Alcohol’s Effect on Individuals

Blood Alcohol Concentration (BAC)
BAC is the amount of alcohol that is present in the bloodstream. For example, having a BAC of 0.10 percent means there is about one drop of alcohol for every 1,000 drops of blood present in the body. At certain BAC levels, alcohol alters a person’s visual functions and perceptions, affecting the ability to react, concentrate or pay attention, process information, and drive a vehicle.

Characteristics that influence alcohol’s effect
The way a person reacts to alcohol depends on several factors, including:

  • Composition of the drink
    Drinks have different effects based on their composition. For example, a drink mixed with carbonated soda speeds up effects of the alcohol due to the carbonation bubbles.
  • Rate of consumption
    Taking shots or chugging drinks increases the amount of alcohol absorbed into the system. The liver metabolizes alcohol at an average rate of one standard drink per hour. If a person drinks faster than this, the remainder of the alcohol circulates in the bloodstream until the liver metabolizes all of the alcohol.
  • Body weight
    People who weigh less will generally be affected more quickly by alcohol than people who weigh more. This is because people with a greater body weight have more blood and water in their bodies, which assists in the dilution of alcohol.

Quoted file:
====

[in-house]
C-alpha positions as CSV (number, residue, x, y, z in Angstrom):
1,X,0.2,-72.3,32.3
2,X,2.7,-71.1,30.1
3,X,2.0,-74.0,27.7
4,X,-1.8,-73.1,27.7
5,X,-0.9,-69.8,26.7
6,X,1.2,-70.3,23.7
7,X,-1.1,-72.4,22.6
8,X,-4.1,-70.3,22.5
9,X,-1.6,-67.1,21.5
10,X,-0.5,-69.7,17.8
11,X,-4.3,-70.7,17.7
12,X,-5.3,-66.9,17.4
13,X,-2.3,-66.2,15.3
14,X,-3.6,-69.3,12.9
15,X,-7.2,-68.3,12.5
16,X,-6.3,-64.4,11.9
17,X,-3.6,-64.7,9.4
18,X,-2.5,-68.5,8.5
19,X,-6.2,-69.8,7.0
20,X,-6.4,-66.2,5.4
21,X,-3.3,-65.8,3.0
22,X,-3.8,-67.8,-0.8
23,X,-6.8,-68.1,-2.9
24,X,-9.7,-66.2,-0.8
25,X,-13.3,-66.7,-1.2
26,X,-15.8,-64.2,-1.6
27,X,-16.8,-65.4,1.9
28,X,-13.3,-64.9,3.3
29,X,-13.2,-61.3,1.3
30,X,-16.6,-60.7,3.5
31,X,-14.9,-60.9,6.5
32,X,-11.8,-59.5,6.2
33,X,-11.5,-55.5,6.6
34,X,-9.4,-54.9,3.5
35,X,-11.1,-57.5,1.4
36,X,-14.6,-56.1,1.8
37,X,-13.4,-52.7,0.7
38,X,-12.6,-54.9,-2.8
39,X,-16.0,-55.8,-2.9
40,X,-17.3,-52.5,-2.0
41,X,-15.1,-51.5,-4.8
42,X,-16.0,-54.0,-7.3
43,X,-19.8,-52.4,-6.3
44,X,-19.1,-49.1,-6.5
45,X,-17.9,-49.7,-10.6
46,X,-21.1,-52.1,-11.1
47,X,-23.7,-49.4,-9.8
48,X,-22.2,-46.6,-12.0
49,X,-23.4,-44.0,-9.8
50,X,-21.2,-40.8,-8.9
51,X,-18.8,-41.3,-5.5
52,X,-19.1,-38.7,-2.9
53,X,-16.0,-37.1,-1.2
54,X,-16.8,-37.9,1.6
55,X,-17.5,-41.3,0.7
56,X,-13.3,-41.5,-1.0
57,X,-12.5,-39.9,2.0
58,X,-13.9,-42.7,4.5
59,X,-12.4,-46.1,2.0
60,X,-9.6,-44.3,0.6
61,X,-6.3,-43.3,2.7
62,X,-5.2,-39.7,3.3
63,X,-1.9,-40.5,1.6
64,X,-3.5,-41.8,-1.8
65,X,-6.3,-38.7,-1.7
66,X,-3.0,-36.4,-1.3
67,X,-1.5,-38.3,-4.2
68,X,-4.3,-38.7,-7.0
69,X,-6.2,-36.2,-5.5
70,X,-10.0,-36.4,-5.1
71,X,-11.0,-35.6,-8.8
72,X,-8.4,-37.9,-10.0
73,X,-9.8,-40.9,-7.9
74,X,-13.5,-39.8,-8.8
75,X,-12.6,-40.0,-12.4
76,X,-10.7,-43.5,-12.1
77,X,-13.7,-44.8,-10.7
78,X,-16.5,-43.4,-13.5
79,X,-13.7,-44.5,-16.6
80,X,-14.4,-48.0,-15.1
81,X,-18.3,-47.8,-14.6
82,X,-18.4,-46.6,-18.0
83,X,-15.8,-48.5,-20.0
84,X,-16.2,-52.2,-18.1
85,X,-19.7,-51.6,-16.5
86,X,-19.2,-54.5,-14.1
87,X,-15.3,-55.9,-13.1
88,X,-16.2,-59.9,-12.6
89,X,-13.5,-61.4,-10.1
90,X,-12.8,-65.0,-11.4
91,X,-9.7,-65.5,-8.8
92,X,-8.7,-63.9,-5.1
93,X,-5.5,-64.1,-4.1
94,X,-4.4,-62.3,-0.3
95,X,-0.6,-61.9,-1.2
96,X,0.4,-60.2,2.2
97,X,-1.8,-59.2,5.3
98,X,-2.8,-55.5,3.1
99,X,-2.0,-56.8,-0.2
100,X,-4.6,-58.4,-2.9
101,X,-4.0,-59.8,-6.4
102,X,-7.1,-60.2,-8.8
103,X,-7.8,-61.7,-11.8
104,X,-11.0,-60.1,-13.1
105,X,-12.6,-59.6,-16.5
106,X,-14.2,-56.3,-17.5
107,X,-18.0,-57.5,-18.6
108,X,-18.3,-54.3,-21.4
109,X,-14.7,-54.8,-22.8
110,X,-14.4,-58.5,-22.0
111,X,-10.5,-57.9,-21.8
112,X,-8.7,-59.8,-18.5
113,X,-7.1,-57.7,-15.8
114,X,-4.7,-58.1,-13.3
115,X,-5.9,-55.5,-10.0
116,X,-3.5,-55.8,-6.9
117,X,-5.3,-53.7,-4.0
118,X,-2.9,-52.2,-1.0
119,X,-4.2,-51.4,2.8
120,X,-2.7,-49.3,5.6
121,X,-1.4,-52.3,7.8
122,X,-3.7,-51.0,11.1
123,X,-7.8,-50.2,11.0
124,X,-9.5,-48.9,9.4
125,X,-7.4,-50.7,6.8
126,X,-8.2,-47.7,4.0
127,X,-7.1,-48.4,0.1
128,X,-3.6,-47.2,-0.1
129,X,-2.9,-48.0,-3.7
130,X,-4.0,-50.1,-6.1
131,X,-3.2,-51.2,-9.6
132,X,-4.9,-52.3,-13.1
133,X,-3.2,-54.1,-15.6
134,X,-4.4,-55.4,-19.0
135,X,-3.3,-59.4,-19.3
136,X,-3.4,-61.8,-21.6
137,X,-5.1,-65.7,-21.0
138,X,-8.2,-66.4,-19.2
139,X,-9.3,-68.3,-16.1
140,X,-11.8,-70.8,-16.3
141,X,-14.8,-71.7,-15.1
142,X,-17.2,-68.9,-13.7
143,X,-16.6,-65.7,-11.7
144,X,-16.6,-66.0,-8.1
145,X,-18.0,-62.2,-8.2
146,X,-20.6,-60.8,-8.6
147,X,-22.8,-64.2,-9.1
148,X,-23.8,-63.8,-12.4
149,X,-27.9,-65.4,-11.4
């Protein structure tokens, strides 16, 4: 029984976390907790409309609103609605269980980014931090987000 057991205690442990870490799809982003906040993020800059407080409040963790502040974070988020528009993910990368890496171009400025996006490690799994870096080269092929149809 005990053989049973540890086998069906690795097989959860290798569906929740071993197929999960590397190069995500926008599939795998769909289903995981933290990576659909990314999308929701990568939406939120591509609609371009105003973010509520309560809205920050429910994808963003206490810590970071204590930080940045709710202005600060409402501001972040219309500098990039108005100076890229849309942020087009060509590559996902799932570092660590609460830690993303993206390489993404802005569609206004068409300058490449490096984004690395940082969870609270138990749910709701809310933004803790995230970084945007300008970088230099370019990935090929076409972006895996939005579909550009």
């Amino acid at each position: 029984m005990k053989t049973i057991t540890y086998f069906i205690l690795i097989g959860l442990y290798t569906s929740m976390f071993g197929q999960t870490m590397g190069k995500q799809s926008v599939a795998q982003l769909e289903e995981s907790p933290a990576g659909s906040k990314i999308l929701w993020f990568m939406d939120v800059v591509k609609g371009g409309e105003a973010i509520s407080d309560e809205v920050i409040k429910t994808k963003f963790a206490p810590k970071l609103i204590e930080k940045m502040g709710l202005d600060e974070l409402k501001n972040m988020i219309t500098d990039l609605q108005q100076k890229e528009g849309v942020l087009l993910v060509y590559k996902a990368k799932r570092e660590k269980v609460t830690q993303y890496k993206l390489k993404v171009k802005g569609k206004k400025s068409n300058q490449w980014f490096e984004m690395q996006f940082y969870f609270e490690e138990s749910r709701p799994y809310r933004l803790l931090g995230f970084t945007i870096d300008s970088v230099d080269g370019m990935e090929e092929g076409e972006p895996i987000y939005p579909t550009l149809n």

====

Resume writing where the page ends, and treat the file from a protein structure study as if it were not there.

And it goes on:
• Food
    A full stomach slows the absorption of alcohol into the bloodstream. Drinking on an empty stomach, however, will cause the BAC to rise more rapidly since there is no food to assist in absorption.
  • Females and alcohol 
    Females tend to reach a higher BAC faster because they have a higher fat-to-muscle ratio than males. Fat repels alcohol, whereas muscle absorbs it. Therefore, it takes less alcohol for a female to show signs of its effects.
  • Drug use
    The use of other legal or illegal drugs can increase the effects of alcohol and may cause a dangerous, unpredictable outcome.

BAC levels and how they can affect you




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